Look at how it works, compared to your version, and to the ‘note’ version above. What similarities and differences are there? Text: Poem (xviii) (xviii) This Is Just to Say I have eaten the plums that were in the icebox and which you were probably saving for breakfast Forgive me they were delicious so sweet and so cold Commentary It is often the very look of the text that conditions our response to it. At first this text looked like a note on the fridge door or left on the kitchen table. But the words say a lot more than just ‘sorry I ate the plums’. And would you have said ‘Forgive me’—it seems a bit strong.

It is very often worthwhile thinking about what we ourselves would have written and comparing it with what the author wrote; that can give us an insight into what the text is doing. The word ‘icebox’, for instance, is more common in American English than British, and yes, the author is American. The The look 7 The simple fact of rearranging the words in any way shows something of how texts work differently in different shapes or with a different word order. Putting it into three stanzas influences such things as line length, the emphasis given to some words, like ‘saving’.

Who might be speaking/writing to whom is often an interesting question to wonder about, although often it cannot be answered. The word ‘so’ in the last two lines is a subjective intensifier: it makes us taste the plums more directly than, for example, ‘very sweet and very cold’. Activity We can try another exercise in rewriting now. Look at Text: Poem (xix). What makes it ‘work’ for you? Text: Poem (xix) (xix) 40 middle couple ten when game and go the will be tween – LOVE aged playing nis the ends they home net still be them Try writing this as sentences.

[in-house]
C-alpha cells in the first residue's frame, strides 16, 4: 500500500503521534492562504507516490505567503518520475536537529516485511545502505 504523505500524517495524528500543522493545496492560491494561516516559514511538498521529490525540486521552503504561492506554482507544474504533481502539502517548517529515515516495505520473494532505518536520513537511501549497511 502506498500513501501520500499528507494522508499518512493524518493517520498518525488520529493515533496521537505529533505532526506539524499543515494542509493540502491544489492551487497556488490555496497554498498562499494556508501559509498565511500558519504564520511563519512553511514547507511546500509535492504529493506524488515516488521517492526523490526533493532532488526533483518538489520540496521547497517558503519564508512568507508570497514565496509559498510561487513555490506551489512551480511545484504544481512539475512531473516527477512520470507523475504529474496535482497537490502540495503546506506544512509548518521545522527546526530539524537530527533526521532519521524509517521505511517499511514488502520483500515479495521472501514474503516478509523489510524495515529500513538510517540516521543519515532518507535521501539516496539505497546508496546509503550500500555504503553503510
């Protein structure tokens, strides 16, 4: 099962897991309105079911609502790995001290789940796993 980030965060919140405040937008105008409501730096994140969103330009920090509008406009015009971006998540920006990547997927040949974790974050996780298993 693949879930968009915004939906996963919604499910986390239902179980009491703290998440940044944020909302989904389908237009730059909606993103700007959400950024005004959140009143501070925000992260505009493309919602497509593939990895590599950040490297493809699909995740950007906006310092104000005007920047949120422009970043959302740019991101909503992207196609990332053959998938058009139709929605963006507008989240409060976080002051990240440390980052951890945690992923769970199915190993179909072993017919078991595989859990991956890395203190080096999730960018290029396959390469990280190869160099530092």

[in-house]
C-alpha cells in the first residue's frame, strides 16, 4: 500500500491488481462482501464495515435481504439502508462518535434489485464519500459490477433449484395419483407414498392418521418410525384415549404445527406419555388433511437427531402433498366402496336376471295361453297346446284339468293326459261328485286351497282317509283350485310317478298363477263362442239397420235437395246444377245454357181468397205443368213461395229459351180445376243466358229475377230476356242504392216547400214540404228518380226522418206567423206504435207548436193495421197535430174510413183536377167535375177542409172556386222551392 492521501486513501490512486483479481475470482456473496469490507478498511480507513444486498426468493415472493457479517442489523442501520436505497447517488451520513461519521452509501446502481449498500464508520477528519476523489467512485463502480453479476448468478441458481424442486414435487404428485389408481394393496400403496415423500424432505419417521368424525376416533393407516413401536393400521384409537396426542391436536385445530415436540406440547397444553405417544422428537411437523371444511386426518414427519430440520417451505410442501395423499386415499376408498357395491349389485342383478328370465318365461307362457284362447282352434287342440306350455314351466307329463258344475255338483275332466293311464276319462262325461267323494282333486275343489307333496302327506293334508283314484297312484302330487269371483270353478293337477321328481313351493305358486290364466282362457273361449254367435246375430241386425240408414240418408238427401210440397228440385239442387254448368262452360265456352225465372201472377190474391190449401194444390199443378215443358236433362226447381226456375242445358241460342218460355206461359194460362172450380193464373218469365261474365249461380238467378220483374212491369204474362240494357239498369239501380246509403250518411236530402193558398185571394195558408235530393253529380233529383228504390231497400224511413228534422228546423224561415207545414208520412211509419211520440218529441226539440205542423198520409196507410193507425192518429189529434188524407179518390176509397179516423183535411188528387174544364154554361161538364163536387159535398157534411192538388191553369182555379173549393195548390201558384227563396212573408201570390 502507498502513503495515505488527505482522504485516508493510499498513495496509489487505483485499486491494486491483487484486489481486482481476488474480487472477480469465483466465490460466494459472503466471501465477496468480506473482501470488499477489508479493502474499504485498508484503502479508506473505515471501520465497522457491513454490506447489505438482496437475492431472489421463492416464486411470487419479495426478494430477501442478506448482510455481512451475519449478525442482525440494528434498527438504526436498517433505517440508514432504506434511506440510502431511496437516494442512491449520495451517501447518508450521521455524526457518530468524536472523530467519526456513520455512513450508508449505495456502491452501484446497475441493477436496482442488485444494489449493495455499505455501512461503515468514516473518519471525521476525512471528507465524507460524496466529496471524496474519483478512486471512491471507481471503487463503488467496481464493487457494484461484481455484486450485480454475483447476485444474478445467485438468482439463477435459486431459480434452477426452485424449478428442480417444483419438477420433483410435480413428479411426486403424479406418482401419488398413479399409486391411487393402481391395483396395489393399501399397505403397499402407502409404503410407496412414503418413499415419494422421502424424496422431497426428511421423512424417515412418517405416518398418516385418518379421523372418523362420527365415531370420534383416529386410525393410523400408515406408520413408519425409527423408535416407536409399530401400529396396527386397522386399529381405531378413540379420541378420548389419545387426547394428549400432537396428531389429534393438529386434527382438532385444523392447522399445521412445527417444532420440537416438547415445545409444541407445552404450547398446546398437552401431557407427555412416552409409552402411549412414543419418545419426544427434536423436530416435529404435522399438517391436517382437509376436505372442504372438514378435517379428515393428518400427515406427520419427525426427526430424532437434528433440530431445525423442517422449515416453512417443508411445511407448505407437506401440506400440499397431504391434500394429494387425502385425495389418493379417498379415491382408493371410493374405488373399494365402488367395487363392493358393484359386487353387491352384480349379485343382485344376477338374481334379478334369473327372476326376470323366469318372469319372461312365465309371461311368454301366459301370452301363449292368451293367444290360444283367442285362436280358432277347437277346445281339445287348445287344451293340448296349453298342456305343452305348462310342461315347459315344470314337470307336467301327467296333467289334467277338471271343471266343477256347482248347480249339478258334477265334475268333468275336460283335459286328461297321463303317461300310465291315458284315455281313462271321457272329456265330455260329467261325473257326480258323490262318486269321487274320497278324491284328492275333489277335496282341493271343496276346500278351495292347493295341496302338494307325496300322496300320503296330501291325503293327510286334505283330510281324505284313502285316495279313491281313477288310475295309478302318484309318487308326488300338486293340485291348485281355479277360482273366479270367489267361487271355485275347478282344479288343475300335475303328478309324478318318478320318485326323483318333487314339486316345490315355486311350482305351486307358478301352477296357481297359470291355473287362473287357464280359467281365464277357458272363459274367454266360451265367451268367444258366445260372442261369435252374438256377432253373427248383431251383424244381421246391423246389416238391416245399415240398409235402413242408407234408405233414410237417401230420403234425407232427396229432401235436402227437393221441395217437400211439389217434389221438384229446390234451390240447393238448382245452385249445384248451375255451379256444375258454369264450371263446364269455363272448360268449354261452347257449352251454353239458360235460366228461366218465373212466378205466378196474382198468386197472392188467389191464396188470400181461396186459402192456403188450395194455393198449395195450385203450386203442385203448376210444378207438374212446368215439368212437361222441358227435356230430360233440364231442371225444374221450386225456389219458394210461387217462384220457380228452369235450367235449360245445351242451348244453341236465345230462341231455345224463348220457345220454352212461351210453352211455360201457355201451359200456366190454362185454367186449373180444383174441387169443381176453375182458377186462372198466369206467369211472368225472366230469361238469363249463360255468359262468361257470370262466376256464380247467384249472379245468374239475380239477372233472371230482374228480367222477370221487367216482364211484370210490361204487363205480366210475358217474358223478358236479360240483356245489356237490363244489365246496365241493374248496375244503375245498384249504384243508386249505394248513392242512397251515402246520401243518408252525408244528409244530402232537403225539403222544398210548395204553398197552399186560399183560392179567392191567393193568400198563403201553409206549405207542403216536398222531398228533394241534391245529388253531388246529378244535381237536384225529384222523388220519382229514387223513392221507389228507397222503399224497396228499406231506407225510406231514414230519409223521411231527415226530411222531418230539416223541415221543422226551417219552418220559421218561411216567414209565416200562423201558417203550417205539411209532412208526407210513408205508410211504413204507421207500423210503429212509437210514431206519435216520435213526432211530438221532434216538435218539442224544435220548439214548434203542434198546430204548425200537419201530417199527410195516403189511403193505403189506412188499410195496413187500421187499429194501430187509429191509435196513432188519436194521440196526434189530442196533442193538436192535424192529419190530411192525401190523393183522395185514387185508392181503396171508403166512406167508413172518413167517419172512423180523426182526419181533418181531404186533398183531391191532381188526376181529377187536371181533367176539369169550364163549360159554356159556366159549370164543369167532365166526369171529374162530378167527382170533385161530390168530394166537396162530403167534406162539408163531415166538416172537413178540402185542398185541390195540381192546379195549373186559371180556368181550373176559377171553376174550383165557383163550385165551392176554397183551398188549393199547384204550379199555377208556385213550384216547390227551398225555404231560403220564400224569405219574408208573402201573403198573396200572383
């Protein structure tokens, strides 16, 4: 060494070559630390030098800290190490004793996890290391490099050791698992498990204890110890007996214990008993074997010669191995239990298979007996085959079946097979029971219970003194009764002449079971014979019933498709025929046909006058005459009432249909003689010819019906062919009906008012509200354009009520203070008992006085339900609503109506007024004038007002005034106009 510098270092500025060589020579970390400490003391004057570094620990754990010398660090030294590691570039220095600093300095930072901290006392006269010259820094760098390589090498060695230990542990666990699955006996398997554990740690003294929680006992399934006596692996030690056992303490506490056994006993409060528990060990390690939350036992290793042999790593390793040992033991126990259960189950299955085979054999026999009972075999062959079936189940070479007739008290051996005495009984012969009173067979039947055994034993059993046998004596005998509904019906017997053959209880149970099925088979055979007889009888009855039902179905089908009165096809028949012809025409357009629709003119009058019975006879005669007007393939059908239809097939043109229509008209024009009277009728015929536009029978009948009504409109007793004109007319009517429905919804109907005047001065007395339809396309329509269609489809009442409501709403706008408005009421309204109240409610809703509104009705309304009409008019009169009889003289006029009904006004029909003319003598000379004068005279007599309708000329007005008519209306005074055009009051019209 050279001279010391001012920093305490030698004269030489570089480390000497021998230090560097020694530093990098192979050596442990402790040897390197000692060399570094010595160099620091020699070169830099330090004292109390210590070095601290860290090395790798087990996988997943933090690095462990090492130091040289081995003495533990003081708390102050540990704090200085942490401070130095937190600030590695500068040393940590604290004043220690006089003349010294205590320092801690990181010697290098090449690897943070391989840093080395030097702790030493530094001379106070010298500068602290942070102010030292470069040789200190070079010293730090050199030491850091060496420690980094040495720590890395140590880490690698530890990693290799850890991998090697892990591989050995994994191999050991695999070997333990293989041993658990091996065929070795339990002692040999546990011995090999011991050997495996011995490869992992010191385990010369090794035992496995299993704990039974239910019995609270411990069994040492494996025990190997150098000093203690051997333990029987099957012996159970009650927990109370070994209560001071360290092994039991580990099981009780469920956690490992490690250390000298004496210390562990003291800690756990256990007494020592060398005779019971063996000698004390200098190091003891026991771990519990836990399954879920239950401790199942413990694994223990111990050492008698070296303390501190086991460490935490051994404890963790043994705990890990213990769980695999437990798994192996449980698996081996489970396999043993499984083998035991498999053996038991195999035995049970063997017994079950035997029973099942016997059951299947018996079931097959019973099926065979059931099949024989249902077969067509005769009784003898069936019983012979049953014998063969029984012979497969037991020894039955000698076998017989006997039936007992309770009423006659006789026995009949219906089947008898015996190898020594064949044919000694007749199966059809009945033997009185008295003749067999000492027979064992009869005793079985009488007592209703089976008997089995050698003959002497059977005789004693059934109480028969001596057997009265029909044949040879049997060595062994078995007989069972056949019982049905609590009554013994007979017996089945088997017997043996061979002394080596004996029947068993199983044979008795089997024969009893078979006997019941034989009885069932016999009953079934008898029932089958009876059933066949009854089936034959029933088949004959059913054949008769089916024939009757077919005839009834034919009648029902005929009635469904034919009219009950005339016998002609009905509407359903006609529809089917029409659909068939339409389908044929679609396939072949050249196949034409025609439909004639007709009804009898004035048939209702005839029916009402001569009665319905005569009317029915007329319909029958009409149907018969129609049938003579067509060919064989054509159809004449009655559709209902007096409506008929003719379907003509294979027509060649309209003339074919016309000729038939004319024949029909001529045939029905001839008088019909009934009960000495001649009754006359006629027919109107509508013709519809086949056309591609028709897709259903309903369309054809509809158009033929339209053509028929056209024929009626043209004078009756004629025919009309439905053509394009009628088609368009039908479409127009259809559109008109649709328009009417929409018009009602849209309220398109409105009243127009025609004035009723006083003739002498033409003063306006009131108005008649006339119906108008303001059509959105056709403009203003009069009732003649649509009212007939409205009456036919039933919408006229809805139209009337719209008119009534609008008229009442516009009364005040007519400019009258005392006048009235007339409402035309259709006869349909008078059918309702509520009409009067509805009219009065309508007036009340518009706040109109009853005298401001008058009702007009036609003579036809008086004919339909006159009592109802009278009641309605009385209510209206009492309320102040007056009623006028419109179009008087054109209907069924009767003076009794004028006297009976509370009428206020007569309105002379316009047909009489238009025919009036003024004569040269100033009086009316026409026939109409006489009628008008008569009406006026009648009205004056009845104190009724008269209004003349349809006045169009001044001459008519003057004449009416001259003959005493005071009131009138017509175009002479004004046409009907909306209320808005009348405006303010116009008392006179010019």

What is lost, and what gained, if anything? What do you think it is about most: tennis, space, love, age…or what? How modern do you think these two texts are? Tick a date for each: 19th century 1920s 1930s 1940s 1950s 1960s 1970s 1980s 1990s ‘This is Just to Say’ ………. ………. ………. ………. ………. ………. ………. ………. ………. ‘40–Love’ ………. ………. ………. ………. ………. ………. ………. ………. ………. ‘This is Just to say’was published in 1923, ‘40–Love’ in 1971. Probably ‘This Is Just to Say’ feels more modern than that.

The Language of Poetry 8 Activity Rewriting is one of the main techniques we can use when working with poetic texts. Sometimes it will simply ‘frame’ or ‘de-frame’ the text; often it will help us unravel complicated syntax, as in this moment when Eve bites the apple in the Garden of Eden (Text: Poem (xx)). Text: Poem (xx) ‘What hinders, then, (xx)

To reach, and feed at once both body and mind? ’ So saying, her rash hand in evil hour Forth-reaching to the fruit, she plucked, she eat; Earth felt the wound, and Nature from her seat, Sighing through all her works, gave signs of woe That all was lost. […] all heaven Resounded, and had earth been then, all earth Had to her centre shook.

Try putting some lines into more ‘usual’ English; then read the two versions aloud. For example, the last three lines might read ‘all heaven felt the shock,/And if earth had existed then,/It would have been shaken to its core. What words do you find that are clearly old forms? Are there any rhymes which would not work in modern English? John Milton’s Paradise Lost, from which that extract is taken, is an epic poem, with rich, sonorous, ten-syllable lines in clearly defined rhythm.

Count the number of syllables in each line; just sound the syllables as you read. Very often you will find ten-syllable lines throughout your reading of poetry; iambic pentameter, i. e. 5? 2 syllables, is considered the closest to English rhythms of speech. Iambic is short/long ( —), one syllable lightly stressed, the other with a heavier emphasis, and the line sounds short/long five times to make iambic pentameter. It is always worth checking the syllable count—shorter or longer lines may create different effects.